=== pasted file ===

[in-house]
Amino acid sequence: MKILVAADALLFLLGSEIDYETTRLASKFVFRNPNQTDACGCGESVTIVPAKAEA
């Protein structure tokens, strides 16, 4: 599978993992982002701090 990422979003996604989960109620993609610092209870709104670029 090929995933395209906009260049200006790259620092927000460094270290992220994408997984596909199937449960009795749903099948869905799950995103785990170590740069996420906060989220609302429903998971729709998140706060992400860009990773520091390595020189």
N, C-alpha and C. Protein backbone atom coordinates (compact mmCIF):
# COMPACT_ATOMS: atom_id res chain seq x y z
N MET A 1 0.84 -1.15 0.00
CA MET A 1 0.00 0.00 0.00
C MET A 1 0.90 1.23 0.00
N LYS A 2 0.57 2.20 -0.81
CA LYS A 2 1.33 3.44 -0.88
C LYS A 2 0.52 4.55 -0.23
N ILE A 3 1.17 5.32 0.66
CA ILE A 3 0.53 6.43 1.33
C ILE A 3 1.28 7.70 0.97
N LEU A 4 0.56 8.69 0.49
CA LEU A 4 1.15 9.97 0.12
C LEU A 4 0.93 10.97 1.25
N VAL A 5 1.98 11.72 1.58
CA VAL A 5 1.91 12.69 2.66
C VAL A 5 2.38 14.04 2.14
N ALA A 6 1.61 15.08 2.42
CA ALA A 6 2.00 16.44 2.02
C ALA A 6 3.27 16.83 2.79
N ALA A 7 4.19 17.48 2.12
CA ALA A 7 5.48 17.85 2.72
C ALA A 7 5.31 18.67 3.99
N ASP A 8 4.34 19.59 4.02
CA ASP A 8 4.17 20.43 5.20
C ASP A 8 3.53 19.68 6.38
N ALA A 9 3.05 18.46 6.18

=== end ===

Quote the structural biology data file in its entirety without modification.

[in-house]
Amino acid sequence: MKILVAADALLFLLGSEIDYETTRLASKFVFRNPNQTDACGCGESVTIVPAKAEA
């Protein structure tokens, strides 16, 4: 599978993992982002701090 990422979003996604989960109620993609610092209870709104670029 090929995933395209906009260049200006790259620092927000460094270290992220994408997984596909199937449960009795749903099948869905799950995103785990170590740069996420906060989220609302429903998971729709998140706060992400860009990773520091390595020189």
N, C-alpha and C. Protein backbone atom coordinates (compact mmCIF):
# COMPACT_ATOMS: atom_id res chain seq x y z
N MET A 1 0.84 -1.15 0.00
CA MET A 1 0.00 0.00 0.00
C MET A 1 0.90 1.23 0.00
N LYS A 2 0.57 2.20 -0.81
CA LYS A 2 1.33 3.44 -0.88
C LYS A 2 0.52 4.55 -0.23
N ILE A 3 1.17 5.32 0.66
CA ILE A 3 0.53 6.43 1.33
C ILE A 3 1.28 7.70 0.97
N LEU A 4 0.56 8.69 0.49
CA LEU A 4 1.15 9.97 0.12
C LEU A 4 0.93 10.97 1.25
N VAL A 5 1.98 11.72 1.58
CA VAL A 5 1.91 12.69 2.66
C VAL A 5 2.38 14.04 2.14
N ALA A 6 1.61 15.08 2.42
CA ALA A 6 2.00 16.44 2.02
C ALA A 6 3.27 16.83 2.79
N ALA A 7 4.19 17.48 2.12
CA ALA A 7 5.48 17.85 2.72
C ALA A 7 5.31 18.67 3.99
N ASP A 8 4.34 19.59 4.02
CA ASP A 8 4.17 20.43 5.20
C ASP A 8 3.53 19.68 6.38
N ALA A 9 3.05 18.46 6.18